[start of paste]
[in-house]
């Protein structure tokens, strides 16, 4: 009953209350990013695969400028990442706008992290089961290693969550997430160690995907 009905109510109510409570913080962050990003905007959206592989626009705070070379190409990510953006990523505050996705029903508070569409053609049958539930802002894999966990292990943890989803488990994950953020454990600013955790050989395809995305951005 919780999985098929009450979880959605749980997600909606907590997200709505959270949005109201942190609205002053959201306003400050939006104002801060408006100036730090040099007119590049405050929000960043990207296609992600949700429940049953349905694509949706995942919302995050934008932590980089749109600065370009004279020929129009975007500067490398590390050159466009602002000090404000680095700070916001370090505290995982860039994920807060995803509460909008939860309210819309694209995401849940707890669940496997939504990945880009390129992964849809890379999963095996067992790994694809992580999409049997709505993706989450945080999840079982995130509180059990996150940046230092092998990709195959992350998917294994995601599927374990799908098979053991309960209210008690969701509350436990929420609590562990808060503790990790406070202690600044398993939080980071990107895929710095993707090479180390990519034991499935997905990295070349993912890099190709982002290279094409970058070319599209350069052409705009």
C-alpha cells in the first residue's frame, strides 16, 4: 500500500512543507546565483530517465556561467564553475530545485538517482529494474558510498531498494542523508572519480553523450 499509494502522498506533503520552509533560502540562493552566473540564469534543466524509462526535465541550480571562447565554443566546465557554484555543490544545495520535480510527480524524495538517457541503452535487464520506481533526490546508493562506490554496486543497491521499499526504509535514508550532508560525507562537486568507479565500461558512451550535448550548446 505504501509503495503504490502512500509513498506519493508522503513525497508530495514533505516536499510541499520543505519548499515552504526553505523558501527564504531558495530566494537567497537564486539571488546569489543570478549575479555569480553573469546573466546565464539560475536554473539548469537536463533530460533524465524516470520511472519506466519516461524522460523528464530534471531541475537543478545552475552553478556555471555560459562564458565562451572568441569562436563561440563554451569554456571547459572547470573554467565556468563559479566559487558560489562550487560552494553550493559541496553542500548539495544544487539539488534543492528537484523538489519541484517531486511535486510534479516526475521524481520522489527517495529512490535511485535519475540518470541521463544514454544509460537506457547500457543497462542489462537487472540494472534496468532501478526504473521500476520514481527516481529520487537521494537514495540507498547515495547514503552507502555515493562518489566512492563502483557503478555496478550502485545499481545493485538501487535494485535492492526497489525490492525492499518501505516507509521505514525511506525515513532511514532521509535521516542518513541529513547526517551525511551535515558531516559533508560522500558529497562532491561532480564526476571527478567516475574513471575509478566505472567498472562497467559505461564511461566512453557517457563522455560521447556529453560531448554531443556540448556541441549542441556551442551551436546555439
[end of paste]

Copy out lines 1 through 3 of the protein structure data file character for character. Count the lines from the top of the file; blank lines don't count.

[in-house]
């Protein structure tokens, strides 16, 4: 009953209350990013695969400028990442706008992290089961290693969550997430160690995907 009905109510109510409570913080962050990003905007959206592989626009705070070379190409990510953006990523505050996705029903508070569409053609049958539930802002894999966990292990943890989803488990994950953020454990600013955790050989395809995305951005 919780999985098929009450979880959605749980997600909606907590997200709505959270949005109201942190609205002053959201306003400050939006104002801060408006100036730090040099007119590049405050929000960043990207296609992600949700429940049953349905694509949706995942919302995050934008932590980089749109600065370009004279020929129009975007500067490398590390050159466009602002000090404000680095700070916001370090505290995982860039994920807060995803509460909008939860309210819309694209995401849940707890669940496997939504990945880009390129992964849809890379999963095996067992790994694809992580999409049997709505993706989450945080999840079982995130509180059990996150940046230092092998990709195959992350998917294994995601599927374990799908098979053991309960209210008690969701509350436990929420609590562990808060503790990790406070202690600044398993939080980071990107895929710095993707090479180390990519034991499935997905990295070349993912890099190709982002290279094409970058070319599209350069052409705009």
C-alpha cells in the first residue's frame, strides 16, 4: 500500500512543507546565483530517465556561467564553475530545485538517482529494474558510498531498494542523508572519480553523450 499509494502522498506533503520552509533560502540562493552566473540564469534543466524509462526535465541550480571562447565554443566546465557554484555543490544545495520535480510527480524524495538517457541503452535487464520506481533526490546508493562506490554496486543497491521499499526504509535514508550532508560525507562537486568507479565500461558512451550535448550548446 505504501509503495503504490502512500509513498506519493508522503513525497508530495514533505516536499510541499520543505519548499515552504526553505523558501527564504531558495530566494537567497537564486539571488546569489543570478549575479555569480553573469546573466546565464539560475536554473539548469537536463533530460533524465524516470520511472519506466519516461524522460523528464530534471531541475537543478545552475552553478556555471555560459562564458565562451572568441569562436563561440563554451569554456571547459572547470573554467565556468563559479566559487558560489562550487560552494553550493559541496553542500548539495544544487539539488534543492528537484523538489519541484517531486511535486510534479516526475521524481520522489527517495529512490535511485535519475540518470541521463544514454544509460537506457547500457543497462542489462537487472540494472534496468532501478526504473521500476520514481527516481529520487537521494537514495540507498547515495547514503552507502555515493562518489566512492563502483557503478555496478550502485545499481545493485538501487535494485535492492526497489525490492525492499518501505516507509521505514525511506525515513532511514532521509535521516542518513541529513547526517551525511551535515558531516559533508560522500558529497562532491561532480564526476571527478567516475574513471575509478566505472567498472562497467559505461564511461566512453557517457563522455560521447556529453560531448554531443556540448556541441549542441556551442551551436546555439